Only one passer has broken 300 yards against the Panthers’ defense this year (Luke McCown in Week 3) and none have more than two touchdowns against.
Lamar Miller, Miami Dolphins
The resurgence in Miami after the firing of Joe Philbin is real. The Dolphins have won two of their three games since with the only loss coming against the New England Patriots.
Miller in particular has benefited from the coaching change. He saw double-digit carries in the first two games under interim coach Dan Campbell and would have seen more against the patriots if not for it being a blowout.
But this week’s matchup against the Buffalo Bills will prove to be just as difficult to gain yards on the ground.
Jacksonville’s T.J. Yeldon became the first running back this season to gain 100 or more yards on the the Bills’ defense and just the third to top the 50 yard mark. The other two, Jeremy Hill and Giovani Bernard, each had 50 or more in Week 6 for the Bengals.
The Bills dont’ stop many runs behind the line of scrimmage (18 percent, 25th most in the NFL) but they do nullify the power-running game, allowing just 56 percent of runs on third or fourth down, two yards or less to go, to achieve a first down or touchdown. Buffalo also allows the second fewest yards per carry in the open field (more than 10 yards past the line of scrimmage), which will help keep Miller, who has five runs of 15 yards or more, contained.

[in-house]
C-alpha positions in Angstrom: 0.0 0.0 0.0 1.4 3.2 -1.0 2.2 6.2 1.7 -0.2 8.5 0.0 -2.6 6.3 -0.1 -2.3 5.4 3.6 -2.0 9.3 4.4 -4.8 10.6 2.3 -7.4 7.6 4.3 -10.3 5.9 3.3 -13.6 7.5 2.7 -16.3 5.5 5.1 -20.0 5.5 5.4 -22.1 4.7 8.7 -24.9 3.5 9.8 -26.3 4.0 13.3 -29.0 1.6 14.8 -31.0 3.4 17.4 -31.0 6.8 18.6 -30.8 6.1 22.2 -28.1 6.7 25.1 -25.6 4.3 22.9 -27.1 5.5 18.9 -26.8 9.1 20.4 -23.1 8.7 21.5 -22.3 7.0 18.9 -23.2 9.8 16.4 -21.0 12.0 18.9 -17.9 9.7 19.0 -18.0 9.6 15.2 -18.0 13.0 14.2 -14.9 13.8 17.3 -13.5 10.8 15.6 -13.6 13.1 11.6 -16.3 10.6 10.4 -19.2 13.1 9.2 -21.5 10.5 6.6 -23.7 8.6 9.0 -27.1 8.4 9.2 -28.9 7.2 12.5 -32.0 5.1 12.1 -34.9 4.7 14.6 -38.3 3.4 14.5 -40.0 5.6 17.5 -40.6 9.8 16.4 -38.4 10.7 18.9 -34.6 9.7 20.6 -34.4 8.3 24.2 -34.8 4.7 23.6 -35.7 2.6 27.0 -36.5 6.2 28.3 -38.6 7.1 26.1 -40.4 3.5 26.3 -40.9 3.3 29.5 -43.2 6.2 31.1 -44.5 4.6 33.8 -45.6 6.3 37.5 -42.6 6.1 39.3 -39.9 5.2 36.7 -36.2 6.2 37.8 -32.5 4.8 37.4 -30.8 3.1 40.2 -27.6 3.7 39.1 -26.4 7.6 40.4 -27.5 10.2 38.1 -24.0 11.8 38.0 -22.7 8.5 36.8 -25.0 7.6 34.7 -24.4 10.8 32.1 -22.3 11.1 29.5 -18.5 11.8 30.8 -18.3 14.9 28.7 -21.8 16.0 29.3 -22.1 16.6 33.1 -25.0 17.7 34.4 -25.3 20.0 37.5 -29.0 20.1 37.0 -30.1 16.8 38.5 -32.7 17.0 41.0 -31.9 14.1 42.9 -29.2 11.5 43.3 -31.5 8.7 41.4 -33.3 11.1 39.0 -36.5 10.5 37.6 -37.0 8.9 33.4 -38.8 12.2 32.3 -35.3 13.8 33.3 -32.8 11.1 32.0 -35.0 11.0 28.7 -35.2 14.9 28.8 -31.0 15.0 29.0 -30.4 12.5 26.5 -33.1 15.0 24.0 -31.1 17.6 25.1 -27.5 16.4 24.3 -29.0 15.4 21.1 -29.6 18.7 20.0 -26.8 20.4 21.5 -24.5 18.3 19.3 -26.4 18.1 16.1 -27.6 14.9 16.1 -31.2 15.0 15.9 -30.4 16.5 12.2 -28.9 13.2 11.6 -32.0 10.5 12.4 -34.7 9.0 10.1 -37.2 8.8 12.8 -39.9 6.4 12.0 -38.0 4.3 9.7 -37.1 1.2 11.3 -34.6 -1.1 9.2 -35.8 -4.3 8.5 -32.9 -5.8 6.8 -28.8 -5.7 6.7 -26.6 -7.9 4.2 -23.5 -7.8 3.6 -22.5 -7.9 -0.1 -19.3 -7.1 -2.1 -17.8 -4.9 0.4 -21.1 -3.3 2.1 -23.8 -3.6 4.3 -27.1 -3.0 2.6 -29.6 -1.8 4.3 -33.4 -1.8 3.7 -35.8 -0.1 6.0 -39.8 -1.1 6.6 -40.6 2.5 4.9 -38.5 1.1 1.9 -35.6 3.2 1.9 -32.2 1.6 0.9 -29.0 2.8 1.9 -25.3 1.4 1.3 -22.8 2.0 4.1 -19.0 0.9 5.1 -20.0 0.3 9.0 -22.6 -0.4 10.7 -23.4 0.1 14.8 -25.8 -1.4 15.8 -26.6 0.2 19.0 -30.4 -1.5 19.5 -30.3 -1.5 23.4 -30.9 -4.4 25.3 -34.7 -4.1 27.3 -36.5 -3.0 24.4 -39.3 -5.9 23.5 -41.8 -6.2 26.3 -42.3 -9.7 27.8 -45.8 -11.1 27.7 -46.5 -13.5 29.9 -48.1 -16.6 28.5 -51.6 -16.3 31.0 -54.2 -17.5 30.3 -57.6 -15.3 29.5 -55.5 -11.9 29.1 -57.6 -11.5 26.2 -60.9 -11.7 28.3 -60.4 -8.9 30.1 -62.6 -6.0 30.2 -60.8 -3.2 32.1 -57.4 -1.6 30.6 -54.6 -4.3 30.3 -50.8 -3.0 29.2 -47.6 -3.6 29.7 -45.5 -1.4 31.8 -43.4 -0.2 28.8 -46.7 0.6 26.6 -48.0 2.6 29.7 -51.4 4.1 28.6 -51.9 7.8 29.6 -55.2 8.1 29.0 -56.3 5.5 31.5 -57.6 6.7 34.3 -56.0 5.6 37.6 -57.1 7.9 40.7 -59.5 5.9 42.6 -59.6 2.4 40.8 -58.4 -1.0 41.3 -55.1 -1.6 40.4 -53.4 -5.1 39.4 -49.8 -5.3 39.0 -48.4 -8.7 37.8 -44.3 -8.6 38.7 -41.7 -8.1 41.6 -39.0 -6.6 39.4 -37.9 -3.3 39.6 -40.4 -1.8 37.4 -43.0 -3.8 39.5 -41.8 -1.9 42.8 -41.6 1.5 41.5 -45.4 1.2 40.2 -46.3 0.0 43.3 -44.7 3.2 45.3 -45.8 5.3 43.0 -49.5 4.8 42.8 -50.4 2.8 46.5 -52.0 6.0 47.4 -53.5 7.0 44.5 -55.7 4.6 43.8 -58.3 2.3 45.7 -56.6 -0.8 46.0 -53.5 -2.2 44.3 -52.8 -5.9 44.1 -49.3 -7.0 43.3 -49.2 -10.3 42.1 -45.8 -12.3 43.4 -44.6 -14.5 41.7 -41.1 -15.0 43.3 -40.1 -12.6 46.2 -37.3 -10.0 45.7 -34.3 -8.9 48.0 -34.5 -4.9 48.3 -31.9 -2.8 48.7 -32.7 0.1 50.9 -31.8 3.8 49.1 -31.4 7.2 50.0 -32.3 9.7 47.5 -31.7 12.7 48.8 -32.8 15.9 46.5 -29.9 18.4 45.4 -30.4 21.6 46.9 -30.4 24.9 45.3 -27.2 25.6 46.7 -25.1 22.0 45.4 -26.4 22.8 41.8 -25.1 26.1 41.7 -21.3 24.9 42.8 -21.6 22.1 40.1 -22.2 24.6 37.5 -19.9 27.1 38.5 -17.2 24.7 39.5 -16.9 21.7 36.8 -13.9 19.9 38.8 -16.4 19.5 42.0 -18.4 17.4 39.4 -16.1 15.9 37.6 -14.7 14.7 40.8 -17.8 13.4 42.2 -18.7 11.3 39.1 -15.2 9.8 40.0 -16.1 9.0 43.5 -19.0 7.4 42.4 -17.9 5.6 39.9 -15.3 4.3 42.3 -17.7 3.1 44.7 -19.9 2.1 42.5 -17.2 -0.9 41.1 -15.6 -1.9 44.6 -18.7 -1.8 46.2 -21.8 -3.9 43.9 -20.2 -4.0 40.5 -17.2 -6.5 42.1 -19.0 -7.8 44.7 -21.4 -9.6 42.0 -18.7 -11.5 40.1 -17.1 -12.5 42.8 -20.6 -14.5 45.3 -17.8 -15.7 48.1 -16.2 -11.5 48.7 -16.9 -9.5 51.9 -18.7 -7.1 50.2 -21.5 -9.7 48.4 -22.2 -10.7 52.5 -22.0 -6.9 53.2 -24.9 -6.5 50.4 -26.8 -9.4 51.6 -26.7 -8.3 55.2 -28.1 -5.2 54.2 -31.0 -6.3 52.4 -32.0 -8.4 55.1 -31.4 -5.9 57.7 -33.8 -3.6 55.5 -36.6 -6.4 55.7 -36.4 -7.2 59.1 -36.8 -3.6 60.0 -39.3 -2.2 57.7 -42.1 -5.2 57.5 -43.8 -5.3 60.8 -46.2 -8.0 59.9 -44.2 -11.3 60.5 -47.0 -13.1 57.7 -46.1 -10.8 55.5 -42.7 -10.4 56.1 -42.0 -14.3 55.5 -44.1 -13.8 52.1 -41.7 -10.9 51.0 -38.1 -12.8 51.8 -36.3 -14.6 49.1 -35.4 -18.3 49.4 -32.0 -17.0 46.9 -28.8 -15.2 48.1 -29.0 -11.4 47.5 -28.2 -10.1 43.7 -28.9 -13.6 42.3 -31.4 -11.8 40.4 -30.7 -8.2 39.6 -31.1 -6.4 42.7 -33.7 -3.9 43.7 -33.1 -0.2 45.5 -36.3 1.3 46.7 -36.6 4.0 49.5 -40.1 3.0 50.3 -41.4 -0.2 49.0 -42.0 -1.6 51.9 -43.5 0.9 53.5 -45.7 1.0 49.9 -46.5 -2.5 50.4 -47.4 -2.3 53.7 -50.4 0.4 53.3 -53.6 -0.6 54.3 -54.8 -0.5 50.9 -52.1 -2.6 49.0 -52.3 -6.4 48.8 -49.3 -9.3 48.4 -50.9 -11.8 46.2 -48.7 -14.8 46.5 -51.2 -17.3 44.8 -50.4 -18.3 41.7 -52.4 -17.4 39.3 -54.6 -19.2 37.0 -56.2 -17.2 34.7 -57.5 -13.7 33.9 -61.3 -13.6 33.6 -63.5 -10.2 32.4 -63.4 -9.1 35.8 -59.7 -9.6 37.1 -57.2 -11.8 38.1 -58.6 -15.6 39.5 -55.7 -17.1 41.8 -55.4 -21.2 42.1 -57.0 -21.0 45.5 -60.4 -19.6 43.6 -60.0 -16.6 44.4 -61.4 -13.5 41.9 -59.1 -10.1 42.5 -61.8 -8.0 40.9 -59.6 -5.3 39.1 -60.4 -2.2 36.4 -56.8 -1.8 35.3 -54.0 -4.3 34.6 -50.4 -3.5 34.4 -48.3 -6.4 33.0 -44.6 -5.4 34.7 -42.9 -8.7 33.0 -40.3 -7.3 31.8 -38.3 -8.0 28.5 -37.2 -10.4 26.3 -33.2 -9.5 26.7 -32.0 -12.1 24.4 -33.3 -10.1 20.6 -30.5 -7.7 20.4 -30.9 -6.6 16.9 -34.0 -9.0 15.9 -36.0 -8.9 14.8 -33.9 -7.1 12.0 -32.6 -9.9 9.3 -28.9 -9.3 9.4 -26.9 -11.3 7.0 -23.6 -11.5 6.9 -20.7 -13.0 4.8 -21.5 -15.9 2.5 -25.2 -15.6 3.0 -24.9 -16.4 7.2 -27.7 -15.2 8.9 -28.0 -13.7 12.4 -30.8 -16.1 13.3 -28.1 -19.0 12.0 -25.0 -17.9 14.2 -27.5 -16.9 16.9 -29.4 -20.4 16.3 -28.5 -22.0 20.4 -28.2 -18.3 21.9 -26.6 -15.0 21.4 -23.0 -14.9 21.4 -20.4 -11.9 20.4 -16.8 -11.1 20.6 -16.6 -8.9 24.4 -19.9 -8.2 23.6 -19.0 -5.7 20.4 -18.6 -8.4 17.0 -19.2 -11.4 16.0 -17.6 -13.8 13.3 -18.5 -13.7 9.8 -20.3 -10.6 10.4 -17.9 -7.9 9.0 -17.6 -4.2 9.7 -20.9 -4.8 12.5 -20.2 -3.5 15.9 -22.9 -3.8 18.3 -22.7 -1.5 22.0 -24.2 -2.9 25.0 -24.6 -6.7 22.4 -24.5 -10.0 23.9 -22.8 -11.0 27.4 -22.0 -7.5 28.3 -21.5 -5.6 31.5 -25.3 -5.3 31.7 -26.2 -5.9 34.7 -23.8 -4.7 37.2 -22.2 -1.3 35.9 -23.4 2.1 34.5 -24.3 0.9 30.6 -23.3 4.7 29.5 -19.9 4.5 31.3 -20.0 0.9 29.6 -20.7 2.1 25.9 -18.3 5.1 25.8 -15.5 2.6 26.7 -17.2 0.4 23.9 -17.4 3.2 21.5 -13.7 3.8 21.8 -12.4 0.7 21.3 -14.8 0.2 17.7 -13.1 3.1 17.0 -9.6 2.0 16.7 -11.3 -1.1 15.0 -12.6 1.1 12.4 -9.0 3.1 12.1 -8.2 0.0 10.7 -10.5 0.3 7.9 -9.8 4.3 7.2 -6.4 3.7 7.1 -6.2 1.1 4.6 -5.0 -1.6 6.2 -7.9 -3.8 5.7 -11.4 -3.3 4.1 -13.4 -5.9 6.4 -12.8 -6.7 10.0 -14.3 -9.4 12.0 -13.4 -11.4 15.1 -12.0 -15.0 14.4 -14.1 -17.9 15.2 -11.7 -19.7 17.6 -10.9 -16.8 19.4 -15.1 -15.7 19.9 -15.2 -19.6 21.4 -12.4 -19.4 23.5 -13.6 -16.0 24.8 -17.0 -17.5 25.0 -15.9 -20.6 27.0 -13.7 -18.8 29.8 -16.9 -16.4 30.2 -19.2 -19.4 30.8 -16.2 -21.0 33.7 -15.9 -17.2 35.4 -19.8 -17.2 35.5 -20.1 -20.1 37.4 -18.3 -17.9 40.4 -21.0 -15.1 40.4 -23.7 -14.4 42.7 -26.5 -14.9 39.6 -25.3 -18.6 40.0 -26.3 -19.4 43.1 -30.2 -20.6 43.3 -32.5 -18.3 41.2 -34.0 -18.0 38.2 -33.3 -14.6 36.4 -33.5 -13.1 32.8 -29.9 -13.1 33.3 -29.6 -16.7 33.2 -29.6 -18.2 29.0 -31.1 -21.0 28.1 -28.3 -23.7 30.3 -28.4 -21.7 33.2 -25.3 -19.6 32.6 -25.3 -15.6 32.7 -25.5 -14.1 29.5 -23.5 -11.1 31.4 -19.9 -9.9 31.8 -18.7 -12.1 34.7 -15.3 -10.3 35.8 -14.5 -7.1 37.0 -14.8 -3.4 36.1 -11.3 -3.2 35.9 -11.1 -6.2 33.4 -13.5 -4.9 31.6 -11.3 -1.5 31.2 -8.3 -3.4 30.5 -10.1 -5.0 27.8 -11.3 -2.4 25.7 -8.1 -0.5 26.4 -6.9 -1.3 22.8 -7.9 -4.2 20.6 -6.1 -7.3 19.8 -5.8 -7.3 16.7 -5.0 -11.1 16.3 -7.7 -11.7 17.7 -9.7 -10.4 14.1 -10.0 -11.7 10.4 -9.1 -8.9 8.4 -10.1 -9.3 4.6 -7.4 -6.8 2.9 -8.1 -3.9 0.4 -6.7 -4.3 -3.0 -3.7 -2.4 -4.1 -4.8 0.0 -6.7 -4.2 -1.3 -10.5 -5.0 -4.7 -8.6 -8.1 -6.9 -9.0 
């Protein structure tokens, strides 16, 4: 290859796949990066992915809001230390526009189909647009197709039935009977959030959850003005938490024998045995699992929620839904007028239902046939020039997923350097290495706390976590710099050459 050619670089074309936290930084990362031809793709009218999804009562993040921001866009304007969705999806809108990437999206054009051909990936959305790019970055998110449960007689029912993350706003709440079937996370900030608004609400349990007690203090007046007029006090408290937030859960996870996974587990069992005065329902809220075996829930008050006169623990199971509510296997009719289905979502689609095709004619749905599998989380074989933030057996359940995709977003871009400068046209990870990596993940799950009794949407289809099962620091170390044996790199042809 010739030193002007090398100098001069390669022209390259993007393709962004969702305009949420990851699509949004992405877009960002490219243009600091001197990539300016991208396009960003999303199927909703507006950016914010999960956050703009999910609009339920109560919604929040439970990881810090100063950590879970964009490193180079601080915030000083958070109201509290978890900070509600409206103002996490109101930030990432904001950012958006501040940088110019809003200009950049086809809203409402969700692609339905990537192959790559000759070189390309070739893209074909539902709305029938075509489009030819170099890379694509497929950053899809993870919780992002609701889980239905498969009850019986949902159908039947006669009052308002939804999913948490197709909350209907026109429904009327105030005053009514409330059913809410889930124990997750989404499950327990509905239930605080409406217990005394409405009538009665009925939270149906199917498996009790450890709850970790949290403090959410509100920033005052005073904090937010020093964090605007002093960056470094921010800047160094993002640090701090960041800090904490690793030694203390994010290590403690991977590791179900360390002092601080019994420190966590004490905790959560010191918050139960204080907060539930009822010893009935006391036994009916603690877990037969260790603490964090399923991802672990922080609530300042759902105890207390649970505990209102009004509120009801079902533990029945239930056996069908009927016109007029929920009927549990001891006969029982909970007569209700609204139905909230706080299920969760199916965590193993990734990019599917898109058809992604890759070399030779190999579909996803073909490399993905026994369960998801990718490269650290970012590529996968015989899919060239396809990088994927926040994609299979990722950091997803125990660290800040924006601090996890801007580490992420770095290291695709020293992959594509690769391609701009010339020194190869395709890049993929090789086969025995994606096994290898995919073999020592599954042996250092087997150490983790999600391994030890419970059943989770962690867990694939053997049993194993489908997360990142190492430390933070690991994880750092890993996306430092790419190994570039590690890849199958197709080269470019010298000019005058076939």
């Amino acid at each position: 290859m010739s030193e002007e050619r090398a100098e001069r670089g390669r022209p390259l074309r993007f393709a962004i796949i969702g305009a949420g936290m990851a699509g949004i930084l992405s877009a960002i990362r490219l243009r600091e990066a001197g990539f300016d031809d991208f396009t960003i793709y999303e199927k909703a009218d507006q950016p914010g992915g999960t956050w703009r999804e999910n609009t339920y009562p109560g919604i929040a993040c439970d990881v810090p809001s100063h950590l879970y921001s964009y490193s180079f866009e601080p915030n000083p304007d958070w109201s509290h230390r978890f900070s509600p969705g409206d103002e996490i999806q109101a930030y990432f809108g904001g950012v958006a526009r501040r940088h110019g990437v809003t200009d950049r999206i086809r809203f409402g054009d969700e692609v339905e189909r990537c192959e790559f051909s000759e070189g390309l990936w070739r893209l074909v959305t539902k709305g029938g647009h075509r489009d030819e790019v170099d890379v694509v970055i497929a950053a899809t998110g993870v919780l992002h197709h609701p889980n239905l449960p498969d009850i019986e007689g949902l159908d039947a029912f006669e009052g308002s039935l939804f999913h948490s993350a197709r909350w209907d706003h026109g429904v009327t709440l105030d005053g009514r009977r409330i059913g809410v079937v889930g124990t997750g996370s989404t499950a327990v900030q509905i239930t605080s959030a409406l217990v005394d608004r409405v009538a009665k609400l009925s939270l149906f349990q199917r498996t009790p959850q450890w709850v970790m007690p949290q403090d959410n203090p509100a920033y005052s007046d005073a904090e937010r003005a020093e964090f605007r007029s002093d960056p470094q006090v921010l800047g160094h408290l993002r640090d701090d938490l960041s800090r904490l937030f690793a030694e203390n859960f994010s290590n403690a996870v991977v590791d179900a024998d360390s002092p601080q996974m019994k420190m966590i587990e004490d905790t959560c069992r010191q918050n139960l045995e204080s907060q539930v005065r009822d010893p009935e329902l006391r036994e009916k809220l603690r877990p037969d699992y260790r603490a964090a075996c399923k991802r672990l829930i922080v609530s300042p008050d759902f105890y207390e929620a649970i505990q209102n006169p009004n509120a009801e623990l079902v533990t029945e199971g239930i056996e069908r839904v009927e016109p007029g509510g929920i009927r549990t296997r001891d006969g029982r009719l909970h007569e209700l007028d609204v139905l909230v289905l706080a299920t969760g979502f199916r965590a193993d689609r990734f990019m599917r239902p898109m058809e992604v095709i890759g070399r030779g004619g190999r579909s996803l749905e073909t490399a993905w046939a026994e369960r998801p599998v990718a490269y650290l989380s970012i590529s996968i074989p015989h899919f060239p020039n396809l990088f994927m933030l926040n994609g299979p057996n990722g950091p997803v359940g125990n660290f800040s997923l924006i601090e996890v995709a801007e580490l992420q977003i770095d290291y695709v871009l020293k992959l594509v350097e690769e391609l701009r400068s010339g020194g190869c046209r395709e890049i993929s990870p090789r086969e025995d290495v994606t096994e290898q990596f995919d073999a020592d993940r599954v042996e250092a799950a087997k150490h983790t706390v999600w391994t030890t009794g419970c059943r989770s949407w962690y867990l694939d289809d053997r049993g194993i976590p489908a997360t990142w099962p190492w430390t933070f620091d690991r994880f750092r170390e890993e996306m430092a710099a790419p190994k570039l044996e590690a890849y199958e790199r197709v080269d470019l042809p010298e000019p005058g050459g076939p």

Allen Robinson, Jacksonville Jaguars
Robinson has been a fantasy gem this season. He has been the Jaguars most-frequently targeted receiver (69) and has made 34 catches for 586 yards and six touchdowns.
He leads all wide receivers for receptions of 20 yards or more (nine) and is in the top 10 for yards per route run (2.2) this season.
But this week he will face the Jets, which means Darrelle Revis will be the cornerback in primary coverage.
Revis has held opposing wideouts to 0.68 yards per cover snap and opposing quarterbacks have a 41.8 passer rating when throw a ball towards Revis Island. Only the Panthers’ Josh Norman has been better at keeping receivers contained.